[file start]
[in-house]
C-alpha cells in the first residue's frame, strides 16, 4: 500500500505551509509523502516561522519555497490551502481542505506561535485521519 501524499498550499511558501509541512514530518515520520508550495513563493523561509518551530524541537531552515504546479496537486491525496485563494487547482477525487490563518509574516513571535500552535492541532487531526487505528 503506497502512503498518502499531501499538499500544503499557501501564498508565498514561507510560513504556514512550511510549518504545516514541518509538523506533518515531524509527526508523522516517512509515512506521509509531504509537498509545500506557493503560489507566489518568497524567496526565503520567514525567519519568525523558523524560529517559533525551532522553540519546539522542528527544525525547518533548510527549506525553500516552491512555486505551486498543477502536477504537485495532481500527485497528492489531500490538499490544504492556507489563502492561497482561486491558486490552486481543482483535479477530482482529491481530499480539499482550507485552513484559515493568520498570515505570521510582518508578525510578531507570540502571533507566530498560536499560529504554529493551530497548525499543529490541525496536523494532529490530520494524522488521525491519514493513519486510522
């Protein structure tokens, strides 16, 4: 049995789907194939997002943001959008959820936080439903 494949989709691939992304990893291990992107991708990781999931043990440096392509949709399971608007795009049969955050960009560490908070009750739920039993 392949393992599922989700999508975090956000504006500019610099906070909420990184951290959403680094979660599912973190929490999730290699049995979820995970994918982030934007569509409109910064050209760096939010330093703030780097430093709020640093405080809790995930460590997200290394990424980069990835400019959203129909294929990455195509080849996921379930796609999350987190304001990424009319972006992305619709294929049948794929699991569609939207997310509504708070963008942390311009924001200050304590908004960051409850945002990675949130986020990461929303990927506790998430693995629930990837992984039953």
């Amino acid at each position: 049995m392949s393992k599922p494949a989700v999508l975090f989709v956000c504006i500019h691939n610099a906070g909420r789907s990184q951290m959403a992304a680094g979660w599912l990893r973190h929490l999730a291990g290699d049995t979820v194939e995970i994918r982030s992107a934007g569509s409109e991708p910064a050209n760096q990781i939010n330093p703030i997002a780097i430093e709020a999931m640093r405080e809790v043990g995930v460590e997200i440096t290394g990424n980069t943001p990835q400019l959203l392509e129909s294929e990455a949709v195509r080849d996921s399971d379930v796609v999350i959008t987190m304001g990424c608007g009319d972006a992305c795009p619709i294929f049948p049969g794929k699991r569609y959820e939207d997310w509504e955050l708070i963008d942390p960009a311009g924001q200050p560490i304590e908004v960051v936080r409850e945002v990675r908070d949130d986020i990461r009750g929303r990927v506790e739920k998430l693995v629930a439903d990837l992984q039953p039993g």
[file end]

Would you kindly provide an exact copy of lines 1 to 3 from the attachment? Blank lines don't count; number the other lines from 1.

[in-house]
C-alpha cells in the first residue's frame, strides 16, 4: 500500500505551509509523502516561522519555497490551502481542505506561535485521519 501524499498550499511558501509541512514530518515520520508550495513563493523561509518551530524541537531552515504546479496537486491525496485563494487547482477525487490563518509574516513571535500552535492541532487531526487505528 503506497502512503498518502499531501499538499500544503499557501501564498508565498514561507510560513504556514512550511510549518504545516514541518509538523506533518515531524509527526508523522516517512509515512506521509509531504509537498509545500506557493503560489507566489518568497524567496526565503520567514525567519519568525523558523524560529517559533525551532522553540519546539522542528527544525525547518533548510527549506525553500516552491512555486505551486498543477502536477504537485495532481500527485497528492489531500490538499490544504492556507489563502492561497482561486491558486490552486481543482483535479477530482482529491481530499480539499482550507485552513484559515493568520498570515505570521510582518508578525510578531507570540502571533507566530498560536499560529504554529493551530497548525499543529490541525496536523494532529490530520494524522488521525491519514493513519486510522
């Protein structure tokens, strides 16, 4: 049995789907194939997002943001959008959820936080439903 494949989709691939992304990893291990992107991708990781999931043990440096392509949709399971608007795009049969955050960009560490908070009750739920039993 392949393992599922989700999508975090956000504006500019610099906070909420990184951290959403680094979660599912973190929490999730290699049995979820995970994918982030934007569509409109910064050209760096939010330093703030780097430093709020640093405080809790995930460590997200290394990424980069990835400019959203129909294929990455195509080849996921379930796609999350987190304001990424009319972006992305619709294929049948794929699991569609939207997310509504708070963008942390311009924001200050304590908004960051409850945002990675949130986020990461929303990927506790998430693995629930990837992984039953």